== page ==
Several indicators point to the robotics industry being on an exponential growth path. Key enabling technologies, such as AI, energy storage, computer hardware, sensors, and actuators are steadily improving, and revenues are also increasing. Robots are now doing an increasing number of tasks that formerly could only by done by humans. Some are even starting to worry that robots may take some jobs, although others argue that the robotics industry will create as many jobs as it displaces. In an interview with Sander Olson, Qinetiq Chief Technology Officer Richard Wiesman discusses the major advances that have occurred in the robotics field during the past three decades, as well as the future of autonomous robots.
Richard Wiesman Question: Do you divide your time between the Field and Space Robotics Lab at MIT and the robotics corporation Qinetiq? I divide my time between being a “Professor of the Practice” at MIT and the FSRL and the Executive Vice President and Chief Technology Officer at QinetiQ North America. QinetiQ makes extensive use of technologies that are coming out of academic institutions and laboratories throughout the world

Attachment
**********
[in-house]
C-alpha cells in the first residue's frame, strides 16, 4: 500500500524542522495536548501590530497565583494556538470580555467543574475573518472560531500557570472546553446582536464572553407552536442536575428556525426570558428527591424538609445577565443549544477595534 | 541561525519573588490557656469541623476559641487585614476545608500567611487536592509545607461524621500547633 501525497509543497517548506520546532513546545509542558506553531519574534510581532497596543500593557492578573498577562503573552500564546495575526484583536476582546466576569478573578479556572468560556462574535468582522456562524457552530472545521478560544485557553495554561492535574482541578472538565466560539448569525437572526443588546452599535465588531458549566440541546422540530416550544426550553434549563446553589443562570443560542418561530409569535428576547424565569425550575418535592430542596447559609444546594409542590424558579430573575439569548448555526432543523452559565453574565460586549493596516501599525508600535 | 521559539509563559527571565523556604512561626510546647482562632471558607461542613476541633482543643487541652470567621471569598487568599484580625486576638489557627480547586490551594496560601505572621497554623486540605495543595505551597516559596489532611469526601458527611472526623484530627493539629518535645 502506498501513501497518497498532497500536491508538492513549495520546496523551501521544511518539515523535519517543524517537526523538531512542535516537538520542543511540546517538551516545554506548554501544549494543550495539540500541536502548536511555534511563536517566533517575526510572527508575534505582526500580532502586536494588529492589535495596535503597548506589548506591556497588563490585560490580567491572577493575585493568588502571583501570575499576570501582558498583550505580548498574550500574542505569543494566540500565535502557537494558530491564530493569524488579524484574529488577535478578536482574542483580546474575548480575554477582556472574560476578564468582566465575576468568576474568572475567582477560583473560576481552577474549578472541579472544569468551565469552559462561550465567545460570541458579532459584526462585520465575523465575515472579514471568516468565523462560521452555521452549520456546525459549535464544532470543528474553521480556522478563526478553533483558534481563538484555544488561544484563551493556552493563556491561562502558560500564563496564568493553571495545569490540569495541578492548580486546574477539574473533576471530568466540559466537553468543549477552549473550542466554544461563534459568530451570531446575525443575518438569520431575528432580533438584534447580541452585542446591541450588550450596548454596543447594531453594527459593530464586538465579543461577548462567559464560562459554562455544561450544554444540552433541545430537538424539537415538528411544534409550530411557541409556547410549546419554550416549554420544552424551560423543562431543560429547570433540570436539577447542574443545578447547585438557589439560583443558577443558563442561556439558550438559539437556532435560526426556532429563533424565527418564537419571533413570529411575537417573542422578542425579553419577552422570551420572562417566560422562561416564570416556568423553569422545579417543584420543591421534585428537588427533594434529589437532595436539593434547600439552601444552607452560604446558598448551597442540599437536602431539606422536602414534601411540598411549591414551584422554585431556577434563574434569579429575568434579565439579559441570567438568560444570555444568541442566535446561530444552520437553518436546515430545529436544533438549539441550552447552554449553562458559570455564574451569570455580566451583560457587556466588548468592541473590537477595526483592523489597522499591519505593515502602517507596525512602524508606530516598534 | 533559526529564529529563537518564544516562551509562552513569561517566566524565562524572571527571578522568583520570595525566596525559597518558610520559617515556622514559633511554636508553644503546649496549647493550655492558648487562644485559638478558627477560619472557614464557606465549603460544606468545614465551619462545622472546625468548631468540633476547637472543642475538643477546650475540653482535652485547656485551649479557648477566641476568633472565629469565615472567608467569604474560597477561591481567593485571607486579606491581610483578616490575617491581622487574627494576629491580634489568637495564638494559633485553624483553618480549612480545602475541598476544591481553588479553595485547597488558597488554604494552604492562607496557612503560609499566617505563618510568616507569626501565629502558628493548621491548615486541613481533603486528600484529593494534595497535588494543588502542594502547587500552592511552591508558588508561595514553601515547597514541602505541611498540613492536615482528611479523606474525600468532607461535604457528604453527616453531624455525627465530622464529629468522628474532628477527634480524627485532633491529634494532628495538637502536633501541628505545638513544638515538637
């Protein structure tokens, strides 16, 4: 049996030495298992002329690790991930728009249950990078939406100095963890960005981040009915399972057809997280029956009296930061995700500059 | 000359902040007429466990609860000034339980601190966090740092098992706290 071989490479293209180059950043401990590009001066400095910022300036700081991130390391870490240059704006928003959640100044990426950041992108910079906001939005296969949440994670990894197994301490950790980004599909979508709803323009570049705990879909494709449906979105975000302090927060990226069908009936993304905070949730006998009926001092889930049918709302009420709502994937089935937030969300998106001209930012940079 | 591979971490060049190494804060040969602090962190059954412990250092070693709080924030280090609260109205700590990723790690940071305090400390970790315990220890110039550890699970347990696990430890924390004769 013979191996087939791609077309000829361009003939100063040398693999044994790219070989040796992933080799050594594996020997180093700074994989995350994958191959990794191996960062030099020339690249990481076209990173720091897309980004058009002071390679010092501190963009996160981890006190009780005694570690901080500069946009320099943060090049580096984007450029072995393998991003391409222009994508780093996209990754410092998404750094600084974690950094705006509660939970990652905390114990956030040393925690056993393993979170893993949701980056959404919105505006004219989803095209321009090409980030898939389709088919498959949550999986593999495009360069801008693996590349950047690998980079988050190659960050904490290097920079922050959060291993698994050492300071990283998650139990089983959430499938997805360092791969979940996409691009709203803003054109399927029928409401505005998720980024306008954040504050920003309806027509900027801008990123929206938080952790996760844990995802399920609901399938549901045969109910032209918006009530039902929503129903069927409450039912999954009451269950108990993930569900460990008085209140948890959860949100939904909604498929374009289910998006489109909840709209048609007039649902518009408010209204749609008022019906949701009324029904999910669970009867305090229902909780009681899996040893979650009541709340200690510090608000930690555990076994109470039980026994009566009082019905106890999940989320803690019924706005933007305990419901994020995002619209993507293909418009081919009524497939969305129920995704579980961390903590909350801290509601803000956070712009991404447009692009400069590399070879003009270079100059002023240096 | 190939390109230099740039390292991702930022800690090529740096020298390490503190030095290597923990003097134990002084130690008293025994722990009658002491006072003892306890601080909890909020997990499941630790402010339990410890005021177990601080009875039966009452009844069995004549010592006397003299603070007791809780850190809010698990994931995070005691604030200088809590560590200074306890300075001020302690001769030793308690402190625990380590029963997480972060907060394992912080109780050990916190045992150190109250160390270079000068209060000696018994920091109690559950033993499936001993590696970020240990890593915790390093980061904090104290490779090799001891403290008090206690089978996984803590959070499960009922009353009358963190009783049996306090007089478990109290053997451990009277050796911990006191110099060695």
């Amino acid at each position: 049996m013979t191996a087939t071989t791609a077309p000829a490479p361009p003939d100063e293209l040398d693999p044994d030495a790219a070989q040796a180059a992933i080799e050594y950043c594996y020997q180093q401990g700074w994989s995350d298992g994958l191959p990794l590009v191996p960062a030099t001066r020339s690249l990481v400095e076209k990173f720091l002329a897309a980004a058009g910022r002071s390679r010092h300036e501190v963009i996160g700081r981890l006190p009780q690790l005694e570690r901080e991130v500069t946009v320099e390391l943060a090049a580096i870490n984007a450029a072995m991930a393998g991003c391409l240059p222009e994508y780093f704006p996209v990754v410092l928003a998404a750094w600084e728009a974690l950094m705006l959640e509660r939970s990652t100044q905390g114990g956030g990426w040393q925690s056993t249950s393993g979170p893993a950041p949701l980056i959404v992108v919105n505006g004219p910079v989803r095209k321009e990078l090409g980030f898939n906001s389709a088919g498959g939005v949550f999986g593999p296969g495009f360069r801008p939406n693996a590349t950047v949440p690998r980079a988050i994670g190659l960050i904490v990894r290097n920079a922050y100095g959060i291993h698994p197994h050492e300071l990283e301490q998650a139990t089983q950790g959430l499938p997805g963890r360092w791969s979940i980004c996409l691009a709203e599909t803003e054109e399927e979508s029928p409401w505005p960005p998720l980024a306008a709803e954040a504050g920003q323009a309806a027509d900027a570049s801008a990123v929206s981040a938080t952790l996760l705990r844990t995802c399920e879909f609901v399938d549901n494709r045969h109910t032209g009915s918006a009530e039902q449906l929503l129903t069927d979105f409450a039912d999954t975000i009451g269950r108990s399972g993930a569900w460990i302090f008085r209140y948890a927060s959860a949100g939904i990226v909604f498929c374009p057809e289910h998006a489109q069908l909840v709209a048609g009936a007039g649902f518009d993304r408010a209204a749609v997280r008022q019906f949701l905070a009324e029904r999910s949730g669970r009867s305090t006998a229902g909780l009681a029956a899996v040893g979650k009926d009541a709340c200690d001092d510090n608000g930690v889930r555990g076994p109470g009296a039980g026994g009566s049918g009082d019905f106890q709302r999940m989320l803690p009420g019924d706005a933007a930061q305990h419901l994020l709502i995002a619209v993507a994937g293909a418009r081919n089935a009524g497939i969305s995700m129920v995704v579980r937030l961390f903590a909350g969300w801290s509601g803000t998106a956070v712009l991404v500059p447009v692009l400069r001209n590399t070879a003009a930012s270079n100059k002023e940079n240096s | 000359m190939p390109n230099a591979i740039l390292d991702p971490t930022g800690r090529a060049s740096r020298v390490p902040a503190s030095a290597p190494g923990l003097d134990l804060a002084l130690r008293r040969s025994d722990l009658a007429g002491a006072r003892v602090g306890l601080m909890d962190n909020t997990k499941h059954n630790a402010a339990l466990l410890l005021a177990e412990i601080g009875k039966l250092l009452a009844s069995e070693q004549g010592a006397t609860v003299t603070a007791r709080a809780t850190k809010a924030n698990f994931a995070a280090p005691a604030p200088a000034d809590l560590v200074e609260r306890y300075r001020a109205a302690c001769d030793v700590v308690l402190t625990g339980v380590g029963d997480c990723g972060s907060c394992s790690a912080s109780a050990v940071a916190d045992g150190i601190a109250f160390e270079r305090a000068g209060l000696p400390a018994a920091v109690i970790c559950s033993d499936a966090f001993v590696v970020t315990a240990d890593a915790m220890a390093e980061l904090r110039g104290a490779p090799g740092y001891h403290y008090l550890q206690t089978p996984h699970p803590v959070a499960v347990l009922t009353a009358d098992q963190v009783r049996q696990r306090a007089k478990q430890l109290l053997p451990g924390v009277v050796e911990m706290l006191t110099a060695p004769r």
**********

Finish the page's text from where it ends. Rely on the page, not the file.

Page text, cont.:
Question: How long has QinetiQ had a robotics program? I was the project director for the first robotics program in 1983. It was called the RAMROD program, carried out for the Navy, and it was designed to create a new generation of modular, bomb disposal robots. This was actually before QinetiQ existed, we were Foster-Miller corporation back then. Question: How have robots evolved since 1983? We have seen immense improvement in computational capabilities, such as better microcontrollers, hardware and software. It really is true that your iphone has more computing power than many computers from 1983. We have much better networking, man-machine interfaces, and machine-machine interfaces. We also have vastly improved RF, acoustic, optical, and visible and non-visible light sensors. And we have much better data storage devices. In all these areas we have also seen massive reductions in size, weight, and power consumption. Question: Does QinetiQ favor batteries, fuel cells, or combustion engines for powering robots? It is impossible to give a general answer to that – it depends on the specific robot, and the specific mission. Smaller robots are generally powered by batteries. Larger, ground based robots may also be powered by combustion engines, and they can benefit from the enormous energy that can be stored in gasoline and other fuels. For some robots, we may even use energy harvesting, such as solar cells. In the future, we expect to have much better batteries, as well as superior fuel cells. So improved energy storage options should greatly expand the usefulness of robots. Question: Does QinetiQ research autonomous robots? We have had a number of programs pertaining to autonomous robots, and we continue to make this area a priority. The increase in computing power allows us to design and create robots that are far more autonomous than previous versions. But in order to get more autonomous robots we will also require better software, and better sensors. And we also need better sensor fusion. Question: What do you mean by better fusion? We will need to fuse all of this data better. Think of all the information processing that takes place when you drive your car, all of the variables that must be accounted for. Your brain automatically filters out most of the extraneous noise. The main push for autonomous robots is for continuous assimilation of all of this disparate data, for interpreting the subtleties of a real-world environment. Question: Are most of your robots teleoperated? Yes, that has been the case since we began this work in 1983. Most of our robots are teleoperated, with a human being in the loop at all times. We use a variety of sensors to let the operator get as much telepresense as possible. Question: What sort of vision based sensor systems do QinetiQ’s robots possess? QinetiQ works with sea, land, and air based robots, so we employ a wide variety of vison based sensor systems. These include special optics, filters, multiple cameras, special lighting, and even enhanced sensing systems using infrared and LIDAR. Question: What is LIDAR? LIDAR is like a laser based radar. LIDAR is used for collision and obstacle avoidance, and was used for the DARPA Grand Challenge. We are constantly upgrading the capabilities of these sensors, and we anticipate some form of LIDAR eventually being employed on many of our land-based robots. Question: How do QinetiQ’s water-based robots navigate? Our water based robots make extensive use of sonar and acoustic sensing.. We use these techniques for recognizing obstacles and mapping the terrain. But we use optical techniques underwater as well. We are increasingly melding these different systems for sensing modalities. Question: Do you favor tracks, wheels, or limbs for robotic locomotion? The optimal locomotion system is highly dependant on the mission, the size of the robots, the payloads, and the terrain. We make both tracked and wheeled ground systems, and some of our robots can be reconfigured for either tracks or wheels. Tracks allow you to spread the weight of the object out, and are great for soft terrain such as mud. For hard terrain, wheels may be preferred. Question: Are you concerned that if Moore’s law ends it could cripple the nascent robotics industry? If Moore’s law slows, we still have huge advances that we can extract from software. There is vast room for improvement in the software of fusing sensor data, pulling signals out of noisy backgrounds, and the way we control things. So even if the rate of improvement of hardware slows, we can always create better software. A similar situation exists in sensors – we can always make more sophisticated and capable sensing devices. Question: When will we see the first fully autonomous robot? That depends upon one’s definition of “fully autonomous”. To me, fully autonomous means behaving in a manner similar to a human. Although we won’t see such a robot for many years, we are starting to see robots that can autonomously navigate, that can perform tasks without supervision, and that can make simple decisions. We will see more and more mission autonomy as computing power grows and as sensors improve. We will also see increasingly coordinated behavior among groups of robots. Question: What sort of features will we see in next-generation robots? Future robots will have fuller sensor suites, and they will be able to store more complete maps of where they have been as well as where they are going. We will be able to give the robots general commands, such as “go over there and open that door” or “go to that piece of ordnance and identify it.” Robots will work more seamlessly with human supervisors and will have more applications working alongside of humans. They will be able to make higher-level decisions, and will be able to perform some missions autonomously. And they will be able to coordinate their actions with other robots. Question: How much longer can the robotics field maintain its rapid growth rates? The robotics industry has been growing at a rapid pace for at least the past decade, and I don’t see that slowing down. All this will be driven by better sensors; better energy storage systems; better software for sensing, control, and communications; and better diagnostics and prognostics. The robotics industry isn’t dependant on the advance of one particular technology, and so will keep expanding even if one technology hits a wall. Question: What developments can we expect from the robotics industry by 2021? By 2021, we should see seamless integrations of robot teams. We will also see better integration of robots with human supervisors. These robots will assimilate vast amounts of data from their myriad sensors, and will be able to fuse this data to create a high degree of situational awareness. Robots will make many of their own decisions, will frequently share data with other robots, and will continuously monitor their own systems. By 2021 many of the most advanced 2011 robots will seem primitive by comparison.